Use this URL to cite or link to this record in EThOS: https://ethos.bl.uk/OrderDetails.do?uin=uk.bl.ethos.759731
Title: Evidencing the value of patient and public involvement in inter-organisational health networks
Author: Barker, Jacqueline
ISNI:       0000 0004 7431 7596
Awarding Body: University of the West of England
Current Institution: University of the West of England, Bristol
Date of Award: 2018
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Abstract:
Patient and public involvement (PPI) and inter-organisational networks (IONs) such as the Academic Health Science Network (AHSN) are parallel policy responses to “wicked problems” (Rittel and Weber, 1973, p. 155) in health. The two policy responses have spawned separate literatures with little overlap. This thesis synthesises the PPI and ION literatures to create a conceptual framework for understanding the context which an ION provides for PPI. By conceiving of PPI as one form of network-based collaboration, the framework provides a way to understand the structure, functioning, and extent of PPI in an ION. Value can then be evidenced at multiple levels. The thesis uses the conceptual framework to build theoretical propositions that are explored using a single case study design following Yin’s (2014) methodology. The findings show that public contributors to the AHSN played a range of roles. When health professionals deployed leadership practices in meetings, they transferred power to the public contributors, giving them the opportunity to speak. If the public contributors could play a role relevant to the opportunity, then the transfer of power led to the public making a contribution to the meeting. Where the contribution fitted with the style of the meeting, this reinforced trust relationships between professionals and the public. Even the most extensively involved public contributors were outsiders to the organisation, compared to professionals. As outsiders, the public made valuable contributions to the AHSN, in particular challenging it to better implement its stated aims and objectives. The conclusion argues that effective PPI requires dialogue between professionals and public contributors. Dialogue could be encouraged if network professionals directed their skills at the public as well as at network members. For example, public contributors could be invited to co-create the structure of PPI programmes. Professionals could give public contributors feedback part of the way through the programme. Finally, promoting the range of roles each public contributor can play would allow the public to create value by encouraging organisations to deliver according to their aims and objectives.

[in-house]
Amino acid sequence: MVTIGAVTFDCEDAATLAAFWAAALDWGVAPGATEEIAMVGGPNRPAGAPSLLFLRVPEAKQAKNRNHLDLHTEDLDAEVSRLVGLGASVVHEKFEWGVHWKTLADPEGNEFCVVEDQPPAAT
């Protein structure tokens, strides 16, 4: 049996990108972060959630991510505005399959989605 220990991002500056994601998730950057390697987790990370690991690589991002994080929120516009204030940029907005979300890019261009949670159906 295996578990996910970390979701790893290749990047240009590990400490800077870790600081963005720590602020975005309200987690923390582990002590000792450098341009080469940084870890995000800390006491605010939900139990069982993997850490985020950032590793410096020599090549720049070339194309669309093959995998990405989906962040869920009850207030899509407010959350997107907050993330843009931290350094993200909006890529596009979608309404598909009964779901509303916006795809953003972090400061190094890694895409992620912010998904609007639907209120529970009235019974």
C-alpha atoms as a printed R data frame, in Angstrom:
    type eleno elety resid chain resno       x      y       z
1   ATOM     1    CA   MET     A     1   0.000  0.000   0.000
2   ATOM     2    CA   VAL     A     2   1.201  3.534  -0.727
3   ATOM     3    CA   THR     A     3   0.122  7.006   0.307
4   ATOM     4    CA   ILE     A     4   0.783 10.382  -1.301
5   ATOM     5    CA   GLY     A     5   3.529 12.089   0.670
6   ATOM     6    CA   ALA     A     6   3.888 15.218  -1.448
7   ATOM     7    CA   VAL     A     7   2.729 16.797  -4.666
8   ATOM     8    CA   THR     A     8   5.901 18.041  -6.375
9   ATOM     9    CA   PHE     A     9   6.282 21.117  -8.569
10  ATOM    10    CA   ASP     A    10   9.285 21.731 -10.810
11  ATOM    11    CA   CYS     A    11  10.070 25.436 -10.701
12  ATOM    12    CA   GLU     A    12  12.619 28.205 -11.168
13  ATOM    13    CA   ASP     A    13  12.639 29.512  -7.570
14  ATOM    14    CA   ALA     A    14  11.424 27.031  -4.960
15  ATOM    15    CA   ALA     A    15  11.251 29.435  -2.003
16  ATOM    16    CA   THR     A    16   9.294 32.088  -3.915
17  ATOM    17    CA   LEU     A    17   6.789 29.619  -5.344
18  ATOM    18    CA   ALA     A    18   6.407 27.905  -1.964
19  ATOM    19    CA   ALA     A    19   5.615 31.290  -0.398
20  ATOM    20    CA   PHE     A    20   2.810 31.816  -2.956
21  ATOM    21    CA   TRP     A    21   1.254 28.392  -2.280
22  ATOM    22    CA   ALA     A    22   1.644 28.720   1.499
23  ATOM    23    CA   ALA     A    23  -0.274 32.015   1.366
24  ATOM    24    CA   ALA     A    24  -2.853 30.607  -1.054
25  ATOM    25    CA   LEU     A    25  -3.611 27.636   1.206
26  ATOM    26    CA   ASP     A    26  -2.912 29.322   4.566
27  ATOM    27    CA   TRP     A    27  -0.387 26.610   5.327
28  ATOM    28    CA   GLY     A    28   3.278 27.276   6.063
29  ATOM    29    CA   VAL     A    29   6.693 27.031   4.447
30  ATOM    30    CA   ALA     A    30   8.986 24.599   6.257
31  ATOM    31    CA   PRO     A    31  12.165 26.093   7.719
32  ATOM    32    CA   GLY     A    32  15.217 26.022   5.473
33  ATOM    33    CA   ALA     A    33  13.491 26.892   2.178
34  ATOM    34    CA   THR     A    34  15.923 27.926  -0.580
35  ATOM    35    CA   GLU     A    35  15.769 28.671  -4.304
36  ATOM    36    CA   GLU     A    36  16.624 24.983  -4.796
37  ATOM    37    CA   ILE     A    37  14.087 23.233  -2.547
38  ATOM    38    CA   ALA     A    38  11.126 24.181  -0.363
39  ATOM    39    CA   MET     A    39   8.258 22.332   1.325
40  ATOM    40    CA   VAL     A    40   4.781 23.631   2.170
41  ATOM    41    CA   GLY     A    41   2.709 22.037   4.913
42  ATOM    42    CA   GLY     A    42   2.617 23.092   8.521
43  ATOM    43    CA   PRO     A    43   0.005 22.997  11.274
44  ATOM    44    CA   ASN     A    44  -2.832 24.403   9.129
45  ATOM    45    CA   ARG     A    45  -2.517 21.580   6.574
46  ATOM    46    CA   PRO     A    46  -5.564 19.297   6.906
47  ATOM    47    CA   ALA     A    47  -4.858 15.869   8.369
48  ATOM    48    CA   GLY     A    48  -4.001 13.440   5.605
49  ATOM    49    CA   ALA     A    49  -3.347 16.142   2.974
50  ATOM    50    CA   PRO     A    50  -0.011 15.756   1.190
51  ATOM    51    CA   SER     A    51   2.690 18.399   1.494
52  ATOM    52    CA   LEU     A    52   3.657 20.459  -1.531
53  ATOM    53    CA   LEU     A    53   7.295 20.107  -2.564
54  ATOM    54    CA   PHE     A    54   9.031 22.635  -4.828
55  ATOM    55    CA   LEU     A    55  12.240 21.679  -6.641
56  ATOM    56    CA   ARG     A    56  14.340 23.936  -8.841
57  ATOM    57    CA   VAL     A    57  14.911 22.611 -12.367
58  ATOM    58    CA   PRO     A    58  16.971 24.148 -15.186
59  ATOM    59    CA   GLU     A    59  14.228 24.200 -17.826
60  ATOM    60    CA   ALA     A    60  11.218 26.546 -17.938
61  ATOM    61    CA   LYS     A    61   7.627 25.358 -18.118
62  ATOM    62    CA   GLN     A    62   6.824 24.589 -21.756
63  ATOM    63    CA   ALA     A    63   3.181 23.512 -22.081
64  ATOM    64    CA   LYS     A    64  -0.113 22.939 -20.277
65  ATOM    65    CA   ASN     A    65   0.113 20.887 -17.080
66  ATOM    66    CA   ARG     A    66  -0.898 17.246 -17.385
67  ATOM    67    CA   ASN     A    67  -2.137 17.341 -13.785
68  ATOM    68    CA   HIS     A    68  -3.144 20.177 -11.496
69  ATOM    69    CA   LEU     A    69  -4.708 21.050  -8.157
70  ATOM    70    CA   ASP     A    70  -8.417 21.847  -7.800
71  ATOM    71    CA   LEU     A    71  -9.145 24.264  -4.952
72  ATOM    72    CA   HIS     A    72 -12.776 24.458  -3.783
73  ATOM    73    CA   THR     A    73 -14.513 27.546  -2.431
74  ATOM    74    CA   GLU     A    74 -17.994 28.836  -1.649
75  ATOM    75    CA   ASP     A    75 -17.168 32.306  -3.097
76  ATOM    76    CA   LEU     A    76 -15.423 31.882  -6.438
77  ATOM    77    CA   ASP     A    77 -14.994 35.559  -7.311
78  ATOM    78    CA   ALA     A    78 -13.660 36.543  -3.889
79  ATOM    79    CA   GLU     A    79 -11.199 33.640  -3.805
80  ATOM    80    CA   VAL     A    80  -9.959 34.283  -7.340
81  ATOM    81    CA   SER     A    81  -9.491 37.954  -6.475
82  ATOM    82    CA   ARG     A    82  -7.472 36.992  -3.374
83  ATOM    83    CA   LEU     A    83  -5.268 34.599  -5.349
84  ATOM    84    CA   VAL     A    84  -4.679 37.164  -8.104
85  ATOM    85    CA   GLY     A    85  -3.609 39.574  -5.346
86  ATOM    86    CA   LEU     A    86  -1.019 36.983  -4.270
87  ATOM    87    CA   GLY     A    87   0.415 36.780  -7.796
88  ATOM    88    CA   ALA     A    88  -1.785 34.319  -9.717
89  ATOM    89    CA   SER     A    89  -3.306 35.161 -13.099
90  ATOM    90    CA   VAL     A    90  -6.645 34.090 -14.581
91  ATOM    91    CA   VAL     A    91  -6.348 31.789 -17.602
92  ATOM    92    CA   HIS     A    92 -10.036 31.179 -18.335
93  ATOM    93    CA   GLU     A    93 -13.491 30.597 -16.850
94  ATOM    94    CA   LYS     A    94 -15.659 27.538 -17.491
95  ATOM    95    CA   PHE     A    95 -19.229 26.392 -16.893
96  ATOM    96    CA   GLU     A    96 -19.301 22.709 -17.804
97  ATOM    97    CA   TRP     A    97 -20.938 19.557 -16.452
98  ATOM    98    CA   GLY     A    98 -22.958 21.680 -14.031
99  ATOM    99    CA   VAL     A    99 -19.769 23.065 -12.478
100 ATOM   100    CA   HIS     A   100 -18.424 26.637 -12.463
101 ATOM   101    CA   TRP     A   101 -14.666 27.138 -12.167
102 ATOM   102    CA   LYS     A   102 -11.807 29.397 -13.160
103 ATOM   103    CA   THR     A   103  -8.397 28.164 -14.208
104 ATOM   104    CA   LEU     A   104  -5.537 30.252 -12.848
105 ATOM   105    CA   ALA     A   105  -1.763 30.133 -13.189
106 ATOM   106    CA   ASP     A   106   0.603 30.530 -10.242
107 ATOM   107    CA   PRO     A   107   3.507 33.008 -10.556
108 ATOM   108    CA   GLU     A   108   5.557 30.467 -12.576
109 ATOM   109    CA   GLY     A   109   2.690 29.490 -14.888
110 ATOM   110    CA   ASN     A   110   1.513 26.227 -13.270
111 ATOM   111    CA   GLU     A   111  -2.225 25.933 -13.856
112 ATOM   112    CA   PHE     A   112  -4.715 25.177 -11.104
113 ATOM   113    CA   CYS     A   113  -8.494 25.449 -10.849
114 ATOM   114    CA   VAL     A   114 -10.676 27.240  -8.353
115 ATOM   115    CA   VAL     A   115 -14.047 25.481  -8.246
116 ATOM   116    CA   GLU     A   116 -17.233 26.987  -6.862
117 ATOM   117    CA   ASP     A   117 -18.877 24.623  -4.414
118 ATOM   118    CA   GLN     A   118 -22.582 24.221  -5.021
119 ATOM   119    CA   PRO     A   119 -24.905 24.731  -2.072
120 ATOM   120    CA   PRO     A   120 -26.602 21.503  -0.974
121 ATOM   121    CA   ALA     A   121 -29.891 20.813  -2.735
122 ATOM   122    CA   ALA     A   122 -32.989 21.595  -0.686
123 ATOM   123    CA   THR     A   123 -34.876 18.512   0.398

Supervisor: Not available Sponsor: Not available
Qualification Name: Thesis (Ph.D.) Qualification Level: Doctoral
EThOS ID: uk.bl.ethos.759731  DOI: Not available
Keywords: PPI ; IONs
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